It has never been quite clear what the circumstances of Shahram Amiri’s expatriation were. When he returned to Iran that same year, he insisted that he had been kidnapped by the CIA and offered a large sum of money for details of his government’s nuclear program, but had slipped away to the Iranian interests section of the Pakistani embassy in order to return home. On this basis, he was initially greeted as a hero by Iranian government officials, but the US denied his account and said that he had relocated to the US willingly.
In 2012, Amiri was convicted of national security crimes for supposedly selling state secrets to the US. According to IranWire, the initial sentence was 10 years imprisonment plus five years in exile. In light of that fact, his execution seems to have come as a surprise, perhaps even to his family, who had spent approximately five years unsuccessfully seeking information about his case and his condition, prior to being given the news that his execution had already been carried out.
On Monday, the Christian Science Monitor pointed out that a number of observers of Amiri’s case had speculated that his repatriation to Iran may have been motivated by threats to his family. There are numerous other cases in which Iranian political prisoners and their advocates have alleged that regime authorities used such threats to put pressure on the accused to sign confessions or to return to Iranian courts after escaping to foreign territory.
This is, however, only one potential explanation for Amiri’s case. And as IranWire puts it, his sudden execution now means that he has gone to his grave along with the secrets of his trip to the US. Furthermore, the execution arguably opens up a new mystery, namely when and why Tehran altered his sentence, and why it was carried out when it was.
The Washington Post pointed out on Sunday that the National Council of Resistance of Iran had issued a statement soon after the execution was revealed. In it, the opposition group described the incident as “a desperate attempt… to intimidate and terrorize the regime’s nuclear experts and scientists and to prevent them from leaving the country.”
On the other hand, it is possible to interpret this incident as having more general target, namely anyone who would travel to or collaborate with Western entities. This is seemingly supported by the rhetorical content of the regime’s commentary on the execution, which reiterates various statements that regime officials have made over the past several months. As Iran News Update has repeatedly pointed out, major factions of the regime have made it their apparent mission to enforce continued animosity between Iran and the US in the wake of the nuclear agreement that some people thought would lead to general reconciliation between the two.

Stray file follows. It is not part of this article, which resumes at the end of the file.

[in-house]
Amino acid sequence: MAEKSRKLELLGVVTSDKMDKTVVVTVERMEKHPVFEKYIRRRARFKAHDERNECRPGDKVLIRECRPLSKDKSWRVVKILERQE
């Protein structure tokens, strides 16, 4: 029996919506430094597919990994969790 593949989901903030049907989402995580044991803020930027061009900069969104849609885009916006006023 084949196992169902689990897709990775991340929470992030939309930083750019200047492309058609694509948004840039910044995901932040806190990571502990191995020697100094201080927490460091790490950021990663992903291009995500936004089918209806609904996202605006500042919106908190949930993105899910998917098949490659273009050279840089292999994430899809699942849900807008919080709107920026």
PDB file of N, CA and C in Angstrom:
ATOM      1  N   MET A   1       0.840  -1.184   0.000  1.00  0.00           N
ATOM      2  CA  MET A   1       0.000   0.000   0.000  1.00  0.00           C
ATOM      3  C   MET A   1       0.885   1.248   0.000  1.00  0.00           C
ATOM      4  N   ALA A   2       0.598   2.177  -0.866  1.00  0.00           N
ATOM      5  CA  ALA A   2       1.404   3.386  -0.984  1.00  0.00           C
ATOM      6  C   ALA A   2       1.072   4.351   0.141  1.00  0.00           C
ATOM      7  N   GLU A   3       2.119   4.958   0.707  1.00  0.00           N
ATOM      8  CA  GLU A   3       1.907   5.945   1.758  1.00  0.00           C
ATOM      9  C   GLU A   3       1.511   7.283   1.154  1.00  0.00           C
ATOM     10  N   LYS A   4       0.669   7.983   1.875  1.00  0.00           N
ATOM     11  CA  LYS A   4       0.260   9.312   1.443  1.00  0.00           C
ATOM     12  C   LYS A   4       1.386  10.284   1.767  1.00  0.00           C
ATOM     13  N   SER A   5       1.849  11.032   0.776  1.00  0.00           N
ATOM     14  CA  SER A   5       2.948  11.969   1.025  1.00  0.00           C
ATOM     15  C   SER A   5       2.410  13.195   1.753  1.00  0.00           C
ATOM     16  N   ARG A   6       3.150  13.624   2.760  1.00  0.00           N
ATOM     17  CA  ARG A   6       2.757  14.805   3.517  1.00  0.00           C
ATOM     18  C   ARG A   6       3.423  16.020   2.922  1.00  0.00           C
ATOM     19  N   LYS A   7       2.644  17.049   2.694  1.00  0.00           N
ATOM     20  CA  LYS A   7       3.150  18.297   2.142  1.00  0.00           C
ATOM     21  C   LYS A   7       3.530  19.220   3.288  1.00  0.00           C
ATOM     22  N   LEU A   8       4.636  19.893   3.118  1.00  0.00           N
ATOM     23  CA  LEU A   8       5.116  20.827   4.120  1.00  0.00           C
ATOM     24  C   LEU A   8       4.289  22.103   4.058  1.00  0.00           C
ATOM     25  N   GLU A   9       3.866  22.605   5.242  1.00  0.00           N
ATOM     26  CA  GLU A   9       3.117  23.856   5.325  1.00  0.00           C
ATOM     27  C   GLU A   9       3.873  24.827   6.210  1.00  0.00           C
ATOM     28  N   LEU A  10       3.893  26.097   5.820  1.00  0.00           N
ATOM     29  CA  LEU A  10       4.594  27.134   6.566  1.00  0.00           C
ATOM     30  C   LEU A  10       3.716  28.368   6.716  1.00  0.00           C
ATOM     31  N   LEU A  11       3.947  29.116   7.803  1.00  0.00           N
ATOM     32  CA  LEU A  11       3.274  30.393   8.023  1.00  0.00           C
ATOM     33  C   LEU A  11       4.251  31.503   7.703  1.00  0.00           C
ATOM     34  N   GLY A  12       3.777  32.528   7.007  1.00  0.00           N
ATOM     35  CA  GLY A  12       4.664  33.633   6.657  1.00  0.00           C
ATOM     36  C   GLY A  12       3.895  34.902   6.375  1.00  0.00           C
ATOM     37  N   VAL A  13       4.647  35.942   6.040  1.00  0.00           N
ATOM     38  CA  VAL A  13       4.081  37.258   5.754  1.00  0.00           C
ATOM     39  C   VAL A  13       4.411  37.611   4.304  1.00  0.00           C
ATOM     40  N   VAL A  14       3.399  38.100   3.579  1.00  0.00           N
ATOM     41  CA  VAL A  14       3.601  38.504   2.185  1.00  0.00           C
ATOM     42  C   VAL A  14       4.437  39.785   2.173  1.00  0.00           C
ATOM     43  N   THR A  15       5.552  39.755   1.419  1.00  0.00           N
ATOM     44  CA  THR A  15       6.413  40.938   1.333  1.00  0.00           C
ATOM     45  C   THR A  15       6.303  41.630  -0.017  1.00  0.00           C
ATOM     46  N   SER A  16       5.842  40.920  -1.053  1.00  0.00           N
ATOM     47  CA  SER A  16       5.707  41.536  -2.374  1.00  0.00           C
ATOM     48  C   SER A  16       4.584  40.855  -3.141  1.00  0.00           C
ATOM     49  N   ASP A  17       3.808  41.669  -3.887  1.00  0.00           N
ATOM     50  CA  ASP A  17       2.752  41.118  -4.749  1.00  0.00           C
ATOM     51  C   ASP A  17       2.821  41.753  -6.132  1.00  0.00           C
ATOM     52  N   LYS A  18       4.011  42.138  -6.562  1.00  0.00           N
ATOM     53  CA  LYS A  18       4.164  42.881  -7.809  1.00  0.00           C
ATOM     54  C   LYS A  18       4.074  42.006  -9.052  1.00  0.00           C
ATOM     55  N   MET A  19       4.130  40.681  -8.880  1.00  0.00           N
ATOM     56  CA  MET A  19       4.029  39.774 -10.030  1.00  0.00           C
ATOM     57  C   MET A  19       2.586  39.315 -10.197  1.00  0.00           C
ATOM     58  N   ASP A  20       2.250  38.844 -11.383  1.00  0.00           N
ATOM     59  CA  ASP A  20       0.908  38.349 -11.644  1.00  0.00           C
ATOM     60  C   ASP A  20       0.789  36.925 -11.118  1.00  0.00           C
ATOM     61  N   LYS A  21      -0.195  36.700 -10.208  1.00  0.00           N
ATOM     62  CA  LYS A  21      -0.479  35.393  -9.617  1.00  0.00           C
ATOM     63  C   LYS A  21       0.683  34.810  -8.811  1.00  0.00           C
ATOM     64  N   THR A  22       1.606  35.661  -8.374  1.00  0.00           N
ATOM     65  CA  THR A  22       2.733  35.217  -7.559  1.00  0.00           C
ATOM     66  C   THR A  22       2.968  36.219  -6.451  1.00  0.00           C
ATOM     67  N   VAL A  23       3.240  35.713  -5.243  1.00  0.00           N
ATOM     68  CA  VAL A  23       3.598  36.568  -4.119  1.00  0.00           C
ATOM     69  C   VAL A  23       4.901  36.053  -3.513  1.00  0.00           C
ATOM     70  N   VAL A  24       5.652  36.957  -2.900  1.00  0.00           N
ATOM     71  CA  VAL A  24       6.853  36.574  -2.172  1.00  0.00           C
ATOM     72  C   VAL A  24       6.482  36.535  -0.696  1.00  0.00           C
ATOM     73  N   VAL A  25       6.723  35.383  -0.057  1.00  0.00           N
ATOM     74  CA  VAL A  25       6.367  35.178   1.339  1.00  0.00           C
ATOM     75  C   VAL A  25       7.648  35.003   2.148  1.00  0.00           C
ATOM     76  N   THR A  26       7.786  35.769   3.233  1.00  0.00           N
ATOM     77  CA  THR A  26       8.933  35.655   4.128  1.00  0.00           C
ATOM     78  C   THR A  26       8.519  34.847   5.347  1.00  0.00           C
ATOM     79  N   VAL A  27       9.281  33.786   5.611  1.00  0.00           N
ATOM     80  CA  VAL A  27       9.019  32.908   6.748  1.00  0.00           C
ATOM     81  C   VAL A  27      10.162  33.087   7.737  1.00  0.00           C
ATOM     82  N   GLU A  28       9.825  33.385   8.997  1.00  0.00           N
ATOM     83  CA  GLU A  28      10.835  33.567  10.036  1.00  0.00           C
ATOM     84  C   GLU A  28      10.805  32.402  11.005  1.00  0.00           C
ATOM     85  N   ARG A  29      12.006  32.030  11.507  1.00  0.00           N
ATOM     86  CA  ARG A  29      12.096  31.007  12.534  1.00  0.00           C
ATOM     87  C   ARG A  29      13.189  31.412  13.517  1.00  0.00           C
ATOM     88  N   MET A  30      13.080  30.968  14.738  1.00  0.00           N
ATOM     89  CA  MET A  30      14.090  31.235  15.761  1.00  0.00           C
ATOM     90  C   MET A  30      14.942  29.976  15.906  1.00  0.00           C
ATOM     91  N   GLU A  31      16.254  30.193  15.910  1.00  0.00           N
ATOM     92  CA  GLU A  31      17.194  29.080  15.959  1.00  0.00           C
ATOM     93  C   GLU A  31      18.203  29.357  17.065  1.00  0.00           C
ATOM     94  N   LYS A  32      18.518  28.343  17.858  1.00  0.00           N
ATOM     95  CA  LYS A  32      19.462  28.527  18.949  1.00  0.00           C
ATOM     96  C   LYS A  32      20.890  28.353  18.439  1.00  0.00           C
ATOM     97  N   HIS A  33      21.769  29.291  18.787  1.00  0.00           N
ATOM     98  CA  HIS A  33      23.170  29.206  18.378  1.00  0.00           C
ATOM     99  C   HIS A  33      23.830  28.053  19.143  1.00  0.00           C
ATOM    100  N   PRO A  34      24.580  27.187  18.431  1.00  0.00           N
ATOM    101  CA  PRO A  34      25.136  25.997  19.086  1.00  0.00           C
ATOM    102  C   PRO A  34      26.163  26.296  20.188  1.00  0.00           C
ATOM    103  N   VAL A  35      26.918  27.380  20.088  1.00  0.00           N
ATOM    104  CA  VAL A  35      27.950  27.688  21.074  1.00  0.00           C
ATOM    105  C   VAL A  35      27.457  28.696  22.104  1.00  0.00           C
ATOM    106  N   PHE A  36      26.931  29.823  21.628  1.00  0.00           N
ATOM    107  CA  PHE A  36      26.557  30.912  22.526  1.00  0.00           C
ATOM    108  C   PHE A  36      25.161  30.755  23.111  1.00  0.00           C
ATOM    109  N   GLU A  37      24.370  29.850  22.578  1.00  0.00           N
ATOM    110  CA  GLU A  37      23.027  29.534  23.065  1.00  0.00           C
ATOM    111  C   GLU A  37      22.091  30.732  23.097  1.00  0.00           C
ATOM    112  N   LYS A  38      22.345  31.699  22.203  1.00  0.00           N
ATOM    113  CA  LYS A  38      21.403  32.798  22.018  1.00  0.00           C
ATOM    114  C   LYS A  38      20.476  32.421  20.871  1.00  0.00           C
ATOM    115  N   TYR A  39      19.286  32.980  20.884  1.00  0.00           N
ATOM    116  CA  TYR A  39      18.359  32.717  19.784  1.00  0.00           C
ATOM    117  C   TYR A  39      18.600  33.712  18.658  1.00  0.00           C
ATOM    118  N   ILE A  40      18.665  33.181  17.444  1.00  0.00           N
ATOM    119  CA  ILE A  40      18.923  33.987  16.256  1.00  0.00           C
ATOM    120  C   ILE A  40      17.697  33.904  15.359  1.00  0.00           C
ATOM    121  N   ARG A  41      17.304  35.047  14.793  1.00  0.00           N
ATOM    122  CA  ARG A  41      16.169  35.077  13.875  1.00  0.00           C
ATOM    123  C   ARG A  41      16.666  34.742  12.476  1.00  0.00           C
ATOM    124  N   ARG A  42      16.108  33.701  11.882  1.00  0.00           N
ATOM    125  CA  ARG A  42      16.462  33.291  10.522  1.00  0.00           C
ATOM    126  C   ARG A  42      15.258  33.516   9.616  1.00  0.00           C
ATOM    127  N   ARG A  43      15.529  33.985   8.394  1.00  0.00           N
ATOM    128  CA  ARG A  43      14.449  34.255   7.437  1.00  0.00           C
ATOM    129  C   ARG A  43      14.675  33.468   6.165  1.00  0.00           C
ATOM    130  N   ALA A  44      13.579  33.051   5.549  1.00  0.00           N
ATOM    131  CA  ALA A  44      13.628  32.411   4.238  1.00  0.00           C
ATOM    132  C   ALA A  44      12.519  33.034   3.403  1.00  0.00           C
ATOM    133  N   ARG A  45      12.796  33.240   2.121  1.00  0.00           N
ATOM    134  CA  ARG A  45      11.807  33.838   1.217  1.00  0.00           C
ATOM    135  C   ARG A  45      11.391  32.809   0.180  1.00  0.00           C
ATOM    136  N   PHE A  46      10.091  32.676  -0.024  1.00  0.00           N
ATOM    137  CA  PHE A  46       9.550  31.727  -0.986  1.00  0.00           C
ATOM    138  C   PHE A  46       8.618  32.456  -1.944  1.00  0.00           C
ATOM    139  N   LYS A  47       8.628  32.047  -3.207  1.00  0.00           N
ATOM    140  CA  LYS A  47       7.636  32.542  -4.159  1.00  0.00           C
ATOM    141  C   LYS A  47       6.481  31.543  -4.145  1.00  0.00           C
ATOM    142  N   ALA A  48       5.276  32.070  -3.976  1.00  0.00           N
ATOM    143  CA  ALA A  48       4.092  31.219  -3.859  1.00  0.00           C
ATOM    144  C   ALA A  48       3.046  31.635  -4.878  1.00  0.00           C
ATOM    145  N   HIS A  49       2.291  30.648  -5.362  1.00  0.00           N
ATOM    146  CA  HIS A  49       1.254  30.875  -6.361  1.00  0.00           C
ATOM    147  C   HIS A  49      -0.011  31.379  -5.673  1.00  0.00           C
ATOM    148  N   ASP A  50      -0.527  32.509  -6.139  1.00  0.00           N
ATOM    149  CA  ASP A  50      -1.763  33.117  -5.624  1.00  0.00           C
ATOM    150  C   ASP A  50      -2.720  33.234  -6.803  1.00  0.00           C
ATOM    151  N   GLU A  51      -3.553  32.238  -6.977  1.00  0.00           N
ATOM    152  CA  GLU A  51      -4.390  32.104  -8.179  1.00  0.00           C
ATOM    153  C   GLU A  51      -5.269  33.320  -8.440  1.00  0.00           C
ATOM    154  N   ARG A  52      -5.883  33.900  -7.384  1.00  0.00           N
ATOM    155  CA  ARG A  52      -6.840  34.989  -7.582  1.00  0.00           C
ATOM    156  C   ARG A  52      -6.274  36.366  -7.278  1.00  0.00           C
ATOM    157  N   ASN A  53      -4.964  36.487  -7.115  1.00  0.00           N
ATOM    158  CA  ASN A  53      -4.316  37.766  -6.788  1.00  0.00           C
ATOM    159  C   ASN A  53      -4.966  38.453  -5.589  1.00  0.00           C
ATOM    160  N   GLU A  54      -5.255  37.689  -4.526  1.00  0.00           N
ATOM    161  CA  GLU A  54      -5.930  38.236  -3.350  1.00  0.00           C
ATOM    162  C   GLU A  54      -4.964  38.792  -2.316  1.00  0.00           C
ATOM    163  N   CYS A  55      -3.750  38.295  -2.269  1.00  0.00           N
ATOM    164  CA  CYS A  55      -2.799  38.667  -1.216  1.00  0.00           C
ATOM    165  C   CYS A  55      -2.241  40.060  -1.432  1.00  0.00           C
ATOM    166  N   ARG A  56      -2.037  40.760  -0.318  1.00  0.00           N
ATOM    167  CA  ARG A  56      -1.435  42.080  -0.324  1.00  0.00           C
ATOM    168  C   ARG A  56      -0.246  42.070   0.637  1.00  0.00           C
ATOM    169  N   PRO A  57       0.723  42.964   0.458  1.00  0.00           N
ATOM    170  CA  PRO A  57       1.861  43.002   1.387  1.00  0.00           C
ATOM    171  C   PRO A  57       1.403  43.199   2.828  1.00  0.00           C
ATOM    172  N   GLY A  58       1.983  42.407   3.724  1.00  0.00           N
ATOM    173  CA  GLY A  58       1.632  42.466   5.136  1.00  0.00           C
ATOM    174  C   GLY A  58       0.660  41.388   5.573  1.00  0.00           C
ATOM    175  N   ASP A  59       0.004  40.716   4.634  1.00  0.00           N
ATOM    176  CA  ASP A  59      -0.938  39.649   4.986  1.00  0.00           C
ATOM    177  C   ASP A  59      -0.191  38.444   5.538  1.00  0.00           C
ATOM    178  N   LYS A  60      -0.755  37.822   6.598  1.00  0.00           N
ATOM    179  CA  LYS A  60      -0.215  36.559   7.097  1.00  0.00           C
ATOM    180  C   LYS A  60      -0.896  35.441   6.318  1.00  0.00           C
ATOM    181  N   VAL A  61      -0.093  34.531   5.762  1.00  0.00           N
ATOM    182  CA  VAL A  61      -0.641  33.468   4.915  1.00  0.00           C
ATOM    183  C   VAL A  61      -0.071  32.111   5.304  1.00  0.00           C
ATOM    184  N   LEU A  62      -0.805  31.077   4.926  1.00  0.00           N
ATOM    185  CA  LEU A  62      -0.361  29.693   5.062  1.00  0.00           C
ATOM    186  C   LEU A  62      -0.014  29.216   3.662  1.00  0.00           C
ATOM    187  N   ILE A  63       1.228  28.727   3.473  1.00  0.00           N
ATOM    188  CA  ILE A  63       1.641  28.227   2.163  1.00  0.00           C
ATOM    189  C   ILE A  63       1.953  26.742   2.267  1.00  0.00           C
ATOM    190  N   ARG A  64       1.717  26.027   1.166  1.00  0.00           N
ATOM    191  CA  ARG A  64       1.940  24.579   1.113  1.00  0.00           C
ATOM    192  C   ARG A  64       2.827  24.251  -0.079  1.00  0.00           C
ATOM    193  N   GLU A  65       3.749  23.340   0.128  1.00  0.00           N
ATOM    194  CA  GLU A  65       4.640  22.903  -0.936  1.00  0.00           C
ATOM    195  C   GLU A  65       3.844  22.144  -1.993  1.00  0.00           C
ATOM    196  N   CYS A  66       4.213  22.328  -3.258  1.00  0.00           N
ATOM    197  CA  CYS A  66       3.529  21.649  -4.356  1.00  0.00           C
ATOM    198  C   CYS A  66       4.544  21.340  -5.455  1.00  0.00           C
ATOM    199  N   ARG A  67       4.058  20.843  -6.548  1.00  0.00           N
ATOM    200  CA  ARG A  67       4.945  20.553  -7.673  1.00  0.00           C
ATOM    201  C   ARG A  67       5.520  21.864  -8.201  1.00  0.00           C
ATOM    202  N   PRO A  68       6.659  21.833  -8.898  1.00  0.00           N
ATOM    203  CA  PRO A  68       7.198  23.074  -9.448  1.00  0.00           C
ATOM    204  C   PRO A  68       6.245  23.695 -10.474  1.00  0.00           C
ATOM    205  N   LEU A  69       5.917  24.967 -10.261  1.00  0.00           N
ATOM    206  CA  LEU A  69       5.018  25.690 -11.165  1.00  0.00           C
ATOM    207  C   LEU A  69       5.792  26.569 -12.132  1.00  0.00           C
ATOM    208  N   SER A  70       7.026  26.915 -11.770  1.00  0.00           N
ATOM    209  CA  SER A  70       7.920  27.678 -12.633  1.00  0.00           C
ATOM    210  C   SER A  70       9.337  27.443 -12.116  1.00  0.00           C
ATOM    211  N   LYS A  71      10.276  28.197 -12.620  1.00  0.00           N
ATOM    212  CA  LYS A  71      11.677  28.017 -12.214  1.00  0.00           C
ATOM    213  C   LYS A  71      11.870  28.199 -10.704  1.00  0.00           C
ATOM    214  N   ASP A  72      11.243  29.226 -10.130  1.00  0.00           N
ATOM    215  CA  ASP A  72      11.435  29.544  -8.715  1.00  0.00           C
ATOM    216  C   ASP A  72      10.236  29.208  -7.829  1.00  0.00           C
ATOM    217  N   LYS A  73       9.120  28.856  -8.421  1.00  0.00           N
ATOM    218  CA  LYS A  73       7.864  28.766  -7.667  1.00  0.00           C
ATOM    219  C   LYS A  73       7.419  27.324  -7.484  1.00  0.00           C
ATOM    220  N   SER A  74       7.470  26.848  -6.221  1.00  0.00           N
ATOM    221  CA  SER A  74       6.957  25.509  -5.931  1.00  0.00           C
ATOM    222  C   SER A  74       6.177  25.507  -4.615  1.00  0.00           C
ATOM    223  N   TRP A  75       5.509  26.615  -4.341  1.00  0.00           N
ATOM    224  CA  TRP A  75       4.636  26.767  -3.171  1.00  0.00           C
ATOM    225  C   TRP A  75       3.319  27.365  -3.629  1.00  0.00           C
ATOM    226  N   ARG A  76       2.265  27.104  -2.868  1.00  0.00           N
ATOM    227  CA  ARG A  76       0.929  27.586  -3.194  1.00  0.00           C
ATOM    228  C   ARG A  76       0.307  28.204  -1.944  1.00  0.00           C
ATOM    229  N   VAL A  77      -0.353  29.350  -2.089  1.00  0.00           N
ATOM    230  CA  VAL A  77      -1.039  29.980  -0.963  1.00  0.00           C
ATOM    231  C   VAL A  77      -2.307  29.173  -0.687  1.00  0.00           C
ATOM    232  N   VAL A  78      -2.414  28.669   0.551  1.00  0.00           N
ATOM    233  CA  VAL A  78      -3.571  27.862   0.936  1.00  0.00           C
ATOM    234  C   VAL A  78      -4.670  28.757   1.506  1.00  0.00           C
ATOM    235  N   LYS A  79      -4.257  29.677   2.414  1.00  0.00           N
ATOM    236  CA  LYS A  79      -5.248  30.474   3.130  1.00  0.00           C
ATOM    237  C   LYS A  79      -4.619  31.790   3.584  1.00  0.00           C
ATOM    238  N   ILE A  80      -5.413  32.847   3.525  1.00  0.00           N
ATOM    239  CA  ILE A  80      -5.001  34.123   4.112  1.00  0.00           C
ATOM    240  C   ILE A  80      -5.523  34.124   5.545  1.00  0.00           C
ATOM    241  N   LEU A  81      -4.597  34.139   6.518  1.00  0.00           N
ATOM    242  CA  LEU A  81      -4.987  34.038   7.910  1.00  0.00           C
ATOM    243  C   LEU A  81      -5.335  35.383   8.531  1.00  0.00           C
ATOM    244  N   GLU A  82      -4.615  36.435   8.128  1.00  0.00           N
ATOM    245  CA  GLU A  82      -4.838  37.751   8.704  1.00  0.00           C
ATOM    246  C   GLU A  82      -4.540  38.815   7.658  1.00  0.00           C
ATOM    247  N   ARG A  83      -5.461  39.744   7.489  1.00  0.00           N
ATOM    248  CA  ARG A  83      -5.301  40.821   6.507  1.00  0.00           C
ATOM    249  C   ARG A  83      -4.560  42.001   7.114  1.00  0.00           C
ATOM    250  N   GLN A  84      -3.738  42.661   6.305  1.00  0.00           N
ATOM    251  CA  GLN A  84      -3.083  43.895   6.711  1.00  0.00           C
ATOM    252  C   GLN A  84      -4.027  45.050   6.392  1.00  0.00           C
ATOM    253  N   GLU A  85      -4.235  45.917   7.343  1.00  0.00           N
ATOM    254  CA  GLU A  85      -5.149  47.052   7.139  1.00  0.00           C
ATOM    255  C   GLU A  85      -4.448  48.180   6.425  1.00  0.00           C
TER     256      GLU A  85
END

Toward this end, Iranian chief prosecutor Gholam Hossein Mohseni-Ejei emphasized the regime’s hatred of the US in his commentary on Amiri’s case. “This person had obtained top secret information and established contacts with our number one sworn enemy, America,” he said. Mohseni-Ejei also described the information Amiri supposedly sold to the US as “our country’s most crucial intelligence,” thereby suggesting that Iran continues to regard its nuclear program as being of exceptionally high value, even after that program was supposedly compromised by the nuclear agreement reached with six world powers in July of last year.
To whatever extent Tehran’s execution of Amiri was simply an expression of defiance against the West and supposed Western collaborators, it goes hand-in-hand with various other recent expressions of the same. Anti-Western rhetoric in general has seemingly intensified in the roughly seven months since the implementation of the Joint Comprehensive Plan of Action. At the same time, Iranian authorities have vigorously cracked down on supposed domestic expressions of pro-Western sentiment, while also arresting or otherwise attacking various persons with known connections to the West.
Presently, the regime has at least two American citizens and three other citizens of Western countries in detention, and no clear account has been given of the accusations against any of them. They have been widely described as political prisoners, or even as hostages, with some of their advocates suggesting that the regime is holding onto some or all of these individuals in hopes of facilitating another prisoner exchange or other form of negotiation.
The use of the term “hostage” also helps to keep attention focused on a major story that emerged last week regarding Western policy toward Iran. It was then that additional details were confirmed regarding a prisoner exchange and partial settlement of an American debt, both of which coincided with the January implementation of the JCPOA. In pointing out that the US flew 400 million dollars in cash to Tehran on the night of the prisoner swap, opponents of President Obama’s Iran policy renewed their accusation that the debt repayment was in fact a form of ransom.